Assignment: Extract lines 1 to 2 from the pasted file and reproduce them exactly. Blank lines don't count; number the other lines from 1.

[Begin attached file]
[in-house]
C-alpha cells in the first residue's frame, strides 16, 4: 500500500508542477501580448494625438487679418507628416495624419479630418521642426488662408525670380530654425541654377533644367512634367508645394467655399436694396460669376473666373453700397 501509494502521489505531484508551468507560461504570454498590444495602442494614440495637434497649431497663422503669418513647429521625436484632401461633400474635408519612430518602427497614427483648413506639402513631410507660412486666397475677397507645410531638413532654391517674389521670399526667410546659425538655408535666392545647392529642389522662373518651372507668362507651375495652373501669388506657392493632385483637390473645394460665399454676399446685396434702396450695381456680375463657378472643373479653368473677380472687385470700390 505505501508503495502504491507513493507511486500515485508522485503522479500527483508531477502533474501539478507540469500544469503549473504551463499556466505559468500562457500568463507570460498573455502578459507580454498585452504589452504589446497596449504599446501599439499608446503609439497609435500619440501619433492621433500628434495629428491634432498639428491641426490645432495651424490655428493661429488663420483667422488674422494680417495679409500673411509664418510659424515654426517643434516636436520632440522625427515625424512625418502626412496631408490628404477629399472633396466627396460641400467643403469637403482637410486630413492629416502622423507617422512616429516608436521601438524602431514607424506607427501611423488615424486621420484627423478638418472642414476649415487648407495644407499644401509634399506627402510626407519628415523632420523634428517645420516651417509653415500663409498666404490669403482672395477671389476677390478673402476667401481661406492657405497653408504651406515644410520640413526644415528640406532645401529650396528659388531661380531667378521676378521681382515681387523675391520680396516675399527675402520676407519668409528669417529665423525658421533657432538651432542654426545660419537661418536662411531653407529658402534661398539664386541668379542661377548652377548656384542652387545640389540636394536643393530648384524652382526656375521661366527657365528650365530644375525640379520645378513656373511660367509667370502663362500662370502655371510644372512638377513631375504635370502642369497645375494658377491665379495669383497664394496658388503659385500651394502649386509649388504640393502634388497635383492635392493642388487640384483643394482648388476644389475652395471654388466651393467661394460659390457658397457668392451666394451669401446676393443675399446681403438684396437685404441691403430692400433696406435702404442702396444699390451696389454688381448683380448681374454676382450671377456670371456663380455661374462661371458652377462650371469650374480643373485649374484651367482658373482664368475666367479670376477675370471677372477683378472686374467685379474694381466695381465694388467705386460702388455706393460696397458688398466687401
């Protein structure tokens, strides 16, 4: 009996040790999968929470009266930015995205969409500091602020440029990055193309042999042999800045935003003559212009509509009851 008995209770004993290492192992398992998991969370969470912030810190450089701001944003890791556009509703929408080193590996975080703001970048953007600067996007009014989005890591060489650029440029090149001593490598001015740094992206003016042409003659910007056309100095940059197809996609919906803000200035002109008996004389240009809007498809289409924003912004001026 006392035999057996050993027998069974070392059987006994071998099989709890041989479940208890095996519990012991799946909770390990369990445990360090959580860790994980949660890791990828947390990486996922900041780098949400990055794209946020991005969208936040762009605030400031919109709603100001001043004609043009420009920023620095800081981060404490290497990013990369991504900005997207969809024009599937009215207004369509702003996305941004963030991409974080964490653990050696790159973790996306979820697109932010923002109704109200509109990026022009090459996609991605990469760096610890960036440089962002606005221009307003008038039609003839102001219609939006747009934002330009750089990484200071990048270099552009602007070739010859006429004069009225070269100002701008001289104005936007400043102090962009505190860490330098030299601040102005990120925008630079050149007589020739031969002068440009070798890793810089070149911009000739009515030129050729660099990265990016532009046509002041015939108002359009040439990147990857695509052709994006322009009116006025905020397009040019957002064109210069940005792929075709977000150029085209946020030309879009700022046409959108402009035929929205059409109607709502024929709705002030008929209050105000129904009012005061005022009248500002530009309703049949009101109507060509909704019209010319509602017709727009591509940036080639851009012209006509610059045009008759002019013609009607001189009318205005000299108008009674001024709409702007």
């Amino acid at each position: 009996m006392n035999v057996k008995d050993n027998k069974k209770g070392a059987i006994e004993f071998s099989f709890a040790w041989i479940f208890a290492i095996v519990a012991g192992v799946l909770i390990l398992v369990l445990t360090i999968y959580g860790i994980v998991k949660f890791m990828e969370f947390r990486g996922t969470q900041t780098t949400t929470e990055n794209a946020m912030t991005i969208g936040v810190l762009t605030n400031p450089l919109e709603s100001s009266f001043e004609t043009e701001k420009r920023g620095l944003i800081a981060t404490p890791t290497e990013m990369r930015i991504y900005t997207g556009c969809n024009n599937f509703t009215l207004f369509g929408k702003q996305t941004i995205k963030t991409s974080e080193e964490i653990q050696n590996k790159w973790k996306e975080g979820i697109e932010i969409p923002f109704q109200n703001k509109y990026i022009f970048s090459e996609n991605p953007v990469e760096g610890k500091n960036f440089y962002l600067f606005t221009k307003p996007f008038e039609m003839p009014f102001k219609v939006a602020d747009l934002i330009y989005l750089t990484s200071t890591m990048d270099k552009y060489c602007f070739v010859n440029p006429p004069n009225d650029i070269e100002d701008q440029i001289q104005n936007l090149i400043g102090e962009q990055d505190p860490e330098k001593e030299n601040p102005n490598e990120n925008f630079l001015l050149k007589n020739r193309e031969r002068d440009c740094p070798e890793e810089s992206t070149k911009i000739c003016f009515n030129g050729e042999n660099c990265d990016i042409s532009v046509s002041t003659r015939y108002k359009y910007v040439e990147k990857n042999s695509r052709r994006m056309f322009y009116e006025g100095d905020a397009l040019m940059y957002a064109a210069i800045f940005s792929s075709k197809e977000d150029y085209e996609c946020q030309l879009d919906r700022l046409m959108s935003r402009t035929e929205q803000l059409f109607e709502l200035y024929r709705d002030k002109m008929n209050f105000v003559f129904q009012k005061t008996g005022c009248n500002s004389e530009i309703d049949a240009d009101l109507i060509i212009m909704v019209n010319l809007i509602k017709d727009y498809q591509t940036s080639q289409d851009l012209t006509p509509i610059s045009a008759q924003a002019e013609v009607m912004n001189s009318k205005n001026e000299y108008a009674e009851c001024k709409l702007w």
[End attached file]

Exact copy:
[in-house]
C-alpha cells in the first residue's frame, strides 16, 4: 500500500508542477501580448494625438487679418507628416495624419479630418521642426488662408525670380530654425541654377533644367512634367508645394467655399436694396460669376473666373453700397 501509494502521489505531484508551468507560461504570454498590444495602442494614440495637434497649431497663422503669418513647429521625436484632401461633400474635408519612430518602427497614427483648413506639402513631410507660412486666397475677397507645410531638413532654391517674389521670399526667410546659425538655408535666392545647392529642389522662373518651372507668362507651375495652373501669388506657392493632385483637390473645394460665399454676399446685396434702396450695381456680375463657378472643373479653368473677380472687385470700390 505505501508503495502504491507513493507511486500515485508522485503522479500527483508531477502533474501539478507540469500544469503549473504551463499556466505559468500562457500568463507570460498573455502578459507580454498585452504589452504589446497596449504599446501599439499608446503609439497609435500619440501619433492621433500628434495629428491634432498639428491641426490645432495651424490655428493661429488663420483667422488674422494680417495679409500673411509664418510659424515654426517643434516636436520632440522625427515625424512625418502626412496631408490628404477629399472633396466627396460641400467643403469637403482637410486630413492629416502622423507617422512616429516608436521601438524602431514607424506607427501611423488615424486621420484627423478638418472642414476649415487648407495644407499644401509634399506627402510626407519628415523632420523634428517645420516651417509653415500663409498666404490669403482672395477671389476677390478673402476667401481661406492657405497653408504651406515644410520640413526644415528640406532645401529650396528659388531661380531667378521676378521681382515681387523675391520680396516675399527675402520676407519668409528669417529665423525658421533657432538651432542654426545660419537661418536662411531653407529658402534661398539664386541668379542661377548652377548656384542652387545640389540636394536643393530648384524652382526656375521661366527657365528650365530644375525640379520645378513656373511660367509667370502663362500662370502655371510644372512638377513631375504635370502642369497645375494658377491665379495669383497664394496658388503659385500651394502649386509649388504640393502634388497635383492635392493642388487640384483643394482648388476644389475652395471654388466651393467661394460659390457658397457668392451666394451669401446676393443675399446681403438684396437685404441691403430692400433696406435702404442702396444699390451696389454688381448683380448681374454676382450671377456670371456663380455661374462661371458652377462650371469650374480643373485649374484651367482658373482664368475666367479670376477675370471677372477683378472686374467685379474694381466695381465694388467705386460702388455706393460696397458688398466687401